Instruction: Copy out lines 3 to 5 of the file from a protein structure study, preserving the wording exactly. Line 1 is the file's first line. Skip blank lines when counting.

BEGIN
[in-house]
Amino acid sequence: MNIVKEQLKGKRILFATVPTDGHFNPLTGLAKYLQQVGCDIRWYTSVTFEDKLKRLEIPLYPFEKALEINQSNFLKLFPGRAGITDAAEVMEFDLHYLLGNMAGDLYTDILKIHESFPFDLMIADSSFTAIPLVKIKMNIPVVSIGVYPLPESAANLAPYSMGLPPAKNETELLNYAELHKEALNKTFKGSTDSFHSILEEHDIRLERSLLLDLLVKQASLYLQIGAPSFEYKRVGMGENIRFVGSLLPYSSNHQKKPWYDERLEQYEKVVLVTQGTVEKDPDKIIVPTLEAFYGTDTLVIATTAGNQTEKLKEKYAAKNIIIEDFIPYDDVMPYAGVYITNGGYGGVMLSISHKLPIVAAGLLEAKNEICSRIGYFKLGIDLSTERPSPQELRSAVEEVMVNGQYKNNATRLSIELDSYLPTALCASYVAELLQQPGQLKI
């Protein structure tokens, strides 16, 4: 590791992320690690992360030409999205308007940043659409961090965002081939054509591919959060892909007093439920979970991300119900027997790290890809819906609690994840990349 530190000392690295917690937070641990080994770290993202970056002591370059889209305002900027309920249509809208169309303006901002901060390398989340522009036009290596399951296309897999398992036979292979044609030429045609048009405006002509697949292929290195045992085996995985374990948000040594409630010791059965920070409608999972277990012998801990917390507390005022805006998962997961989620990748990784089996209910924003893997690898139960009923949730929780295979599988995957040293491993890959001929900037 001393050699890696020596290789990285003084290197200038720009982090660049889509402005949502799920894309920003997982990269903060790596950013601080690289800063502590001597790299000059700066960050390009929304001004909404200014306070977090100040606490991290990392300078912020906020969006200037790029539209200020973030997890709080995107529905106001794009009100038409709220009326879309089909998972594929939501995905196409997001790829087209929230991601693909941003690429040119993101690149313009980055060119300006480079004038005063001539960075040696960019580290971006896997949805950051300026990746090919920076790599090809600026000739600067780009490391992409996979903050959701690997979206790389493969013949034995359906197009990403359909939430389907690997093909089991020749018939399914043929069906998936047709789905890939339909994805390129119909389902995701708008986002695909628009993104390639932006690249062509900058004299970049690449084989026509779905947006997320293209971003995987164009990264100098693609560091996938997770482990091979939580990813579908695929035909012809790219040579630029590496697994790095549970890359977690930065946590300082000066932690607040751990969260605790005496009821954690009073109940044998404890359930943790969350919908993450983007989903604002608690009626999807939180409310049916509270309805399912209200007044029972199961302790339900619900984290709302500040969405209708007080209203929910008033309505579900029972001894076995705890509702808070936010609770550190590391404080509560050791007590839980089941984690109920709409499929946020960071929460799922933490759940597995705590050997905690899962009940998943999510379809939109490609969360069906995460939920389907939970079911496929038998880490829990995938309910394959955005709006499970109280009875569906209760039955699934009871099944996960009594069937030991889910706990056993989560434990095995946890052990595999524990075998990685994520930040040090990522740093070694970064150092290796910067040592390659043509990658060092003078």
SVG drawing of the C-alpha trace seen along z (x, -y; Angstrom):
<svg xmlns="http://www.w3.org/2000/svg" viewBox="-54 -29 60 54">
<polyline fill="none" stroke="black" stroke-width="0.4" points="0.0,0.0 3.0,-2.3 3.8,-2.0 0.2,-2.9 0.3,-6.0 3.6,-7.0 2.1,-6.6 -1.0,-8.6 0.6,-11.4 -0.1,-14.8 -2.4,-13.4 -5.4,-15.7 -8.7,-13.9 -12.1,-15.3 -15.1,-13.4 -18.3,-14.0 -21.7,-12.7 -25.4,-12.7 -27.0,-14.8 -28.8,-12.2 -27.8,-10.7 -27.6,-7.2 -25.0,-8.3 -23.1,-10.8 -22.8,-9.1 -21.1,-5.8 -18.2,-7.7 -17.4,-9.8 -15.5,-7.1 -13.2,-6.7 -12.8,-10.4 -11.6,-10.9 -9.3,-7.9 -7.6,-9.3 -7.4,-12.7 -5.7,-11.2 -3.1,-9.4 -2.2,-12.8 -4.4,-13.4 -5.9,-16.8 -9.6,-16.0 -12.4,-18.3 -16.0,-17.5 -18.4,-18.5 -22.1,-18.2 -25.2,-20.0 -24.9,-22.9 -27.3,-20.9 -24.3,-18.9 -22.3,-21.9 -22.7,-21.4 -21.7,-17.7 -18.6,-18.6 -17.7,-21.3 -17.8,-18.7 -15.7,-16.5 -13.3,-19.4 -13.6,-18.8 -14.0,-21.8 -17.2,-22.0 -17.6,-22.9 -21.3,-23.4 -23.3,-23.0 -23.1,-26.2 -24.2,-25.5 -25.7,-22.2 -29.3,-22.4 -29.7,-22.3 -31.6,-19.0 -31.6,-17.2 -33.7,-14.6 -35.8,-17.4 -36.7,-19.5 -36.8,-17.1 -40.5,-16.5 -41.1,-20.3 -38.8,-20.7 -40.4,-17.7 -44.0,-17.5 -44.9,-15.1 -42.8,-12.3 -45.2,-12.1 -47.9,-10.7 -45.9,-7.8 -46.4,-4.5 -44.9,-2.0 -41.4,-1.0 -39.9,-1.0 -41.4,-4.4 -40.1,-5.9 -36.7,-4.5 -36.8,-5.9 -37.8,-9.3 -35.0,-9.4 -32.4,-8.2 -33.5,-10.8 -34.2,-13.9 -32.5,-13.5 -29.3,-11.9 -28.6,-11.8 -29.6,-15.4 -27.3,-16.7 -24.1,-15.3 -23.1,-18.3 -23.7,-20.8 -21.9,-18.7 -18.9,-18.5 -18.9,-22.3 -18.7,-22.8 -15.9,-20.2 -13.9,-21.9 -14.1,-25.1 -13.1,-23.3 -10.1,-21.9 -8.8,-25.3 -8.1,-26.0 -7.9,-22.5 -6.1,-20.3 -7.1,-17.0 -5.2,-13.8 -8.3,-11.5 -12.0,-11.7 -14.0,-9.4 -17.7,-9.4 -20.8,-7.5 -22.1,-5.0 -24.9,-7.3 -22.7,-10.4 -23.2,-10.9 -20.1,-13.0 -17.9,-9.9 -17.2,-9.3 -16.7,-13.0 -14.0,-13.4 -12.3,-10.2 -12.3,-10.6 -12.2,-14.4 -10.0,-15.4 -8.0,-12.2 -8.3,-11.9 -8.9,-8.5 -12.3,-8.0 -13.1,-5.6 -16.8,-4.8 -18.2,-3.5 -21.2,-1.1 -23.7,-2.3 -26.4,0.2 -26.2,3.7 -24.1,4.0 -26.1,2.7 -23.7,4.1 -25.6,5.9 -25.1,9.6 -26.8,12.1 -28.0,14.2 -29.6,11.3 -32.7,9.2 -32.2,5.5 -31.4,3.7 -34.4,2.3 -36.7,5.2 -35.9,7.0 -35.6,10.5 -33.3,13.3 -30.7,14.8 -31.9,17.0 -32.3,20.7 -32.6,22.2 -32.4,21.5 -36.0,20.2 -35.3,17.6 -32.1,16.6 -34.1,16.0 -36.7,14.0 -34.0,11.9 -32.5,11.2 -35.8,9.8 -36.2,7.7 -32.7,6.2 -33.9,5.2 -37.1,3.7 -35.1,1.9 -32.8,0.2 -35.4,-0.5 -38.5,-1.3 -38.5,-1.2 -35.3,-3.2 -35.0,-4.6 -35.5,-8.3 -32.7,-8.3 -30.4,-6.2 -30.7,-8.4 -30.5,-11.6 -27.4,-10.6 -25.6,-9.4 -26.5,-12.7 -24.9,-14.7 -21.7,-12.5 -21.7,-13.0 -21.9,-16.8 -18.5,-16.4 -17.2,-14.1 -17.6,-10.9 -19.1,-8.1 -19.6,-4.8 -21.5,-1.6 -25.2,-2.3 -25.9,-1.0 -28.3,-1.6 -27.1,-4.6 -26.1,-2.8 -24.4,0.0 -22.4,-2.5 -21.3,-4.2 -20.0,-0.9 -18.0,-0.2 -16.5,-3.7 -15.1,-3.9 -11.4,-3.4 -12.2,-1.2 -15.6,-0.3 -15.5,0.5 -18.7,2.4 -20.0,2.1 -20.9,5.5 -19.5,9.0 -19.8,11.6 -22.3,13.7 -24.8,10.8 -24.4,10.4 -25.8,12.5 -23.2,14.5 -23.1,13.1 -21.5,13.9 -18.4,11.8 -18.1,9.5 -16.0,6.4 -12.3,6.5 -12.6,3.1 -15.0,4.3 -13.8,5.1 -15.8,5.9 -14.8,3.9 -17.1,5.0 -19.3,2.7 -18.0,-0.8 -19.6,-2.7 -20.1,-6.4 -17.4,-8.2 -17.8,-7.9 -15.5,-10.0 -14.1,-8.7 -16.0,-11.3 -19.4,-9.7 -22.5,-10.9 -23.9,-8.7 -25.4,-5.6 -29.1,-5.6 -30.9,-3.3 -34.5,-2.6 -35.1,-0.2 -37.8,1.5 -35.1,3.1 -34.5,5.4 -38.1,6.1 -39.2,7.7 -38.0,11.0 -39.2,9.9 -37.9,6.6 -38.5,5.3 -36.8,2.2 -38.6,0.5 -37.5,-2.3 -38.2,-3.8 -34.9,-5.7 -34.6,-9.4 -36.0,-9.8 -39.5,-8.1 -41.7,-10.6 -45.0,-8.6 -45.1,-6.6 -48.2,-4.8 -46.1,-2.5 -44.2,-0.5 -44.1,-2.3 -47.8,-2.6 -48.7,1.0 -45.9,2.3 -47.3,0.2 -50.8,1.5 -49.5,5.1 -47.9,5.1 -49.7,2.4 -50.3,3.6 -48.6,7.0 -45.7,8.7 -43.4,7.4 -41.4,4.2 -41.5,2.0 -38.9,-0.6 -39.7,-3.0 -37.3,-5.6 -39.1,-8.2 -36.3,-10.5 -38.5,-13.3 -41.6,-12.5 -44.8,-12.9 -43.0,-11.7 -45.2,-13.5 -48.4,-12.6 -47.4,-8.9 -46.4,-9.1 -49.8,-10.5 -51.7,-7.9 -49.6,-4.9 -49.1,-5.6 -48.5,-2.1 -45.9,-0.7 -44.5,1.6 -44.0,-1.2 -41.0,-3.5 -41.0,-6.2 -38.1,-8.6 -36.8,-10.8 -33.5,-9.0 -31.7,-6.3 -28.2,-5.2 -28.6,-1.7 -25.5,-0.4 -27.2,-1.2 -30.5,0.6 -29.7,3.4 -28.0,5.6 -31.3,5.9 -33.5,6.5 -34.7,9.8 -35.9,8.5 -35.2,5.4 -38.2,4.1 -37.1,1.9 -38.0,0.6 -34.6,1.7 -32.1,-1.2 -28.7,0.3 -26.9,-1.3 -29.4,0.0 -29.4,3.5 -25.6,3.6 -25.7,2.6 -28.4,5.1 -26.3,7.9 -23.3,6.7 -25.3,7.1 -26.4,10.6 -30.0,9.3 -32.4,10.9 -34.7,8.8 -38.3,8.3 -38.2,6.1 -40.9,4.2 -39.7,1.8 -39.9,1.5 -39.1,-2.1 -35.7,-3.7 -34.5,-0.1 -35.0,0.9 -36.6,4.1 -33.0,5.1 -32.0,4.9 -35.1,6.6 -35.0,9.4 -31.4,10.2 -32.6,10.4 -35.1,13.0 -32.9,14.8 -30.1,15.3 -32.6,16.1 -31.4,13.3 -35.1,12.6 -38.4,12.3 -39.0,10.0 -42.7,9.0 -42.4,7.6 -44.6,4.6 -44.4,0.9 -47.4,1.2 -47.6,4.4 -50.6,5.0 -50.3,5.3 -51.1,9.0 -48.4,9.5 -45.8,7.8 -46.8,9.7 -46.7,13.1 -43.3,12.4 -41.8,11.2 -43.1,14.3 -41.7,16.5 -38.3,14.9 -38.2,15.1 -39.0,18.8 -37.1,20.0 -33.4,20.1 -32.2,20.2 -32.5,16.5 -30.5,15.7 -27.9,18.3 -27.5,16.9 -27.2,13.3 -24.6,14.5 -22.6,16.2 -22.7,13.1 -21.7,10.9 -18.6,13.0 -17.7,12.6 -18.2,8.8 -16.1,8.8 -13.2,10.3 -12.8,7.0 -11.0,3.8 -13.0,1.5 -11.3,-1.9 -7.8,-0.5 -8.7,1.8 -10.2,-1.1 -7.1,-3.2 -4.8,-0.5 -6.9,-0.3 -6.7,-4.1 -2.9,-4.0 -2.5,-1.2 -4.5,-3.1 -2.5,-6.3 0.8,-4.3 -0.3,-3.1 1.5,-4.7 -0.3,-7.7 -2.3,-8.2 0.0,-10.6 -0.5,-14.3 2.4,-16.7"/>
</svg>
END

């Protein structure tokens, strides 16, 4: 590791992320690690992360030409999205308007940043659409961090965002081939054509591919959060892909007093439920979970991300119900027997790290890809819906609690994840990349 530190000392690295917690937070641990080994770290993202970056002591370059889209305002900027309920249509809208169309303006901002901060390398989340522009036009290596399951296309897999398992036979292979044609030429045609048009405006002509697949292929290195045992085996995985374990948000040594409630010791059965920070409608999972277990012998801990917390507390005022805006998962997961989620990748990784089996209910924003893997690898139960009923949730929780295979599988995957040293491993890959001929900037 001393050699890696020596290789990285003084290197200038720009982090660049889509402005949502799920894309920003997982990269903060790596950013601080690289800063502590001597790299000059700066960050390009929304001004909404200014306070977090100040606490991290990392300078912020906020969006200037790029539209200020973030997890709080995107529905106001794009009100038409709220009326879309089909998972594929939501995905196409997001790829087209929230991601693909941003690429040119993101690149313009980055060119300006480079004038005063001539960075040696960019580290971006896997949805950051300026990746090919920076790599090809600026000739600067780009490391992409996979903050959701690997979206790389493969013949034995359906197009990403359909939430389907690997093909089991020749018939399914043929069906998936047709789905890939339909994805390129119909389902995701708008986002695909628009993104390639932006690249062509900058004299970049690449084989026509779905947006997320293209971003995987164009990264100098693609560091996938997770482990091979939580990813579908695929035909012809790219040579630029590496697994790095549970890359977690930065946590300082000066932690607040751990969260605790005496009821954690009073109940044998404890359930943790969350919908993450983007989903604002608690009626999807939180409310049916509270309805399912209200007044029972199961302790339900619900984290709302500040969405209708007080209203929910008033309505579900029972001894076995705890509702808070936010609770550190590391404080509560050791007590839980089941984690109920709409499929946020960071929460799922933490759940597995705590050997905690899962009940998943999510379809939109490609969360069906995460939920389907939970079911496929038998880490829990995938309910394959955005709006499970109280009875569906209760039955699934009871099944996960009594069937030991889910706990056993989560434990095995946890052990595999524990075998990685994520930040040090990522740093070694970064150092290796910067040592390659043509990658060092003078």
SVG drawing of the C-alpha trace seen along z (x, -y; Angstrom):
<svg xmlns="http://www.w3.org/2000/svg" viewBox="-54 -29 60 54">